If the human body’s obscene, complain to the manufacturer, not me.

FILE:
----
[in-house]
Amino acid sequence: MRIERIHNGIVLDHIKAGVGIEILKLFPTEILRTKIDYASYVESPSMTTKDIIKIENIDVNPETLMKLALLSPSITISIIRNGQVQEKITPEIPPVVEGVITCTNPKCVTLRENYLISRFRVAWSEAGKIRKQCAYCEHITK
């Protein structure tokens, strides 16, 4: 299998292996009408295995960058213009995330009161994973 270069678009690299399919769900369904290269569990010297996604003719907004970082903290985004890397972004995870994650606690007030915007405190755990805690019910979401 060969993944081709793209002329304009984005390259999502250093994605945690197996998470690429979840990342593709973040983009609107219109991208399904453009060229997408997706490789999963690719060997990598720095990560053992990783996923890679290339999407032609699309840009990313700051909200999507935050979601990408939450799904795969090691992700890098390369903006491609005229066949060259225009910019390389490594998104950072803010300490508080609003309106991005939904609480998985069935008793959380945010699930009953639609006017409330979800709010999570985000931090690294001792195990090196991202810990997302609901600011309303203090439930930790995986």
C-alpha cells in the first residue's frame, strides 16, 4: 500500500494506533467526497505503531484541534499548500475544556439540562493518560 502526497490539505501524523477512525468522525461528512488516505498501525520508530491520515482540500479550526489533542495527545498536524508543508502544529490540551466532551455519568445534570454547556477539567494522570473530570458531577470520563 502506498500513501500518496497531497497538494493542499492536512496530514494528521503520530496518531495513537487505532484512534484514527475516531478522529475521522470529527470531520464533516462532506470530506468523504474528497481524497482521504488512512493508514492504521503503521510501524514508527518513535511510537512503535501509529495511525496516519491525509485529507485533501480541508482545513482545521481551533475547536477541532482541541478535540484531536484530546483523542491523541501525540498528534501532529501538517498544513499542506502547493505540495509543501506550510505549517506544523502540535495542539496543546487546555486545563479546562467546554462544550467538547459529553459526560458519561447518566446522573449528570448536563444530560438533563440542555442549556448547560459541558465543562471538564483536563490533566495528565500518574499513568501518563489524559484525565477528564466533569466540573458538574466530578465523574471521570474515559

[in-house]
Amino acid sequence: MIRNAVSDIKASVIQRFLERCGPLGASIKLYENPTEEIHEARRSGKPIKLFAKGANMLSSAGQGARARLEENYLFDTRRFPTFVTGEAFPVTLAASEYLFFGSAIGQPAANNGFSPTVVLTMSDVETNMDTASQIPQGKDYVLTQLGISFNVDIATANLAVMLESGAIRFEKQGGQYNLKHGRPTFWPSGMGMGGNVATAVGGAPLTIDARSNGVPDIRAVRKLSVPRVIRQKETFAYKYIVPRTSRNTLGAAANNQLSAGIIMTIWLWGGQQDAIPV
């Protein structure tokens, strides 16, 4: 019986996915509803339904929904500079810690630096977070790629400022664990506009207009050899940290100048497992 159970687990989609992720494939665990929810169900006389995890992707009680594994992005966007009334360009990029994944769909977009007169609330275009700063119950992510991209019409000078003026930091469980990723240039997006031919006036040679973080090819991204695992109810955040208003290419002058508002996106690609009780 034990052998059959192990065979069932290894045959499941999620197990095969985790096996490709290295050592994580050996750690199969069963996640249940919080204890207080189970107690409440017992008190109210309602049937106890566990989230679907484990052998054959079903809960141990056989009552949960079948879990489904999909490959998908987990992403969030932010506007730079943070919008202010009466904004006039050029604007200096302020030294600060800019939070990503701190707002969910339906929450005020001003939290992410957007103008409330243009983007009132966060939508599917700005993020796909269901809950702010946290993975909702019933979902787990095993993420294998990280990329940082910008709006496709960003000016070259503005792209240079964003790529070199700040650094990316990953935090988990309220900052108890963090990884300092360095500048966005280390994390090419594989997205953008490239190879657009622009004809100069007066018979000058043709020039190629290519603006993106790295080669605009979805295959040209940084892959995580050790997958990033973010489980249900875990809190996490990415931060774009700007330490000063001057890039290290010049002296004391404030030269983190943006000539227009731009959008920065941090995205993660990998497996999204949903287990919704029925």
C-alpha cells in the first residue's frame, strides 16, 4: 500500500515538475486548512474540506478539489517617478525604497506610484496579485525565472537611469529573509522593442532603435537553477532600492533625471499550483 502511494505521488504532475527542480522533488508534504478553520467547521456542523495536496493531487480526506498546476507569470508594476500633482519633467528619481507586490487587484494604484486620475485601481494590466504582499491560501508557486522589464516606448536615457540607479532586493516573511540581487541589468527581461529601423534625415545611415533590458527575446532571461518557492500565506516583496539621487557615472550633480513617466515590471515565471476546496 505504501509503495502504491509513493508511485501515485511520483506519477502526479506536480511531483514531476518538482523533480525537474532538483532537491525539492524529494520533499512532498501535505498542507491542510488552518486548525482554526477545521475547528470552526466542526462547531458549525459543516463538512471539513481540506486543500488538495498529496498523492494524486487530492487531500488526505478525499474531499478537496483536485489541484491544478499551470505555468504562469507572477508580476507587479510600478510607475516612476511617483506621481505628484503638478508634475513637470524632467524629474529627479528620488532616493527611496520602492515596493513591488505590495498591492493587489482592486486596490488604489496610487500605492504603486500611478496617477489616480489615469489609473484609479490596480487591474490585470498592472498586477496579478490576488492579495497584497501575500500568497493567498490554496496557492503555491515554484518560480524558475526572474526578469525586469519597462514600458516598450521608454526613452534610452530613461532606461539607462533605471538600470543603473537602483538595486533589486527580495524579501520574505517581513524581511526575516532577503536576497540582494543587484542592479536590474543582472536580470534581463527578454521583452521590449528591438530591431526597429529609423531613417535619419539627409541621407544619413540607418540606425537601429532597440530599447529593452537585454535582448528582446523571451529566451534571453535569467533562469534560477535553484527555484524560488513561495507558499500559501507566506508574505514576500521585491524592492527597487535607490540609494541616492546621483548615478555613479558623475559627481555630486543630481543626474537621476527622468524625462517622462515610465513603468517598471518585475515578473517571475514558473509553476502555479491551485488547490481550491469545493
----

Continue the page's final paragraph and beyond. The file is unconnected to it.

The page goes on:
A lifetime ago, Gore Vidal published two searing essays about sexual morality in the respective contexts of law and politics. Vidal lobbed his critical grenades from publications whose very existence was a testament to the efficacy of the First Amendment. In 1965, “Sex and the Law” appeared in the Partisan Review, a journal started by the Communist Party USA-affiliated John Reed Club. The hedonistic Playboy magazine, which printed “Sex is Politics” in 1979, aimed to undo mainstream mores. In these two essays, Vidal argued that sex, including pornography, was the “hottest of buttons” in politics, and that the prudery of “dead-letter laws,” then still on the books, was rooted in outdated religious prejudice. “When the Cromwells fell,” he wrote, “the disgruntled Puritans left England for Holland (not because they were persecuted for their religious beliefs but because they were forbidden to persecute others for their beliefs).” Once in North America, the Puritans fulfilled their goal of creating a “quasi-theocratic society,” the morality of which had distinctly Old Testament origins.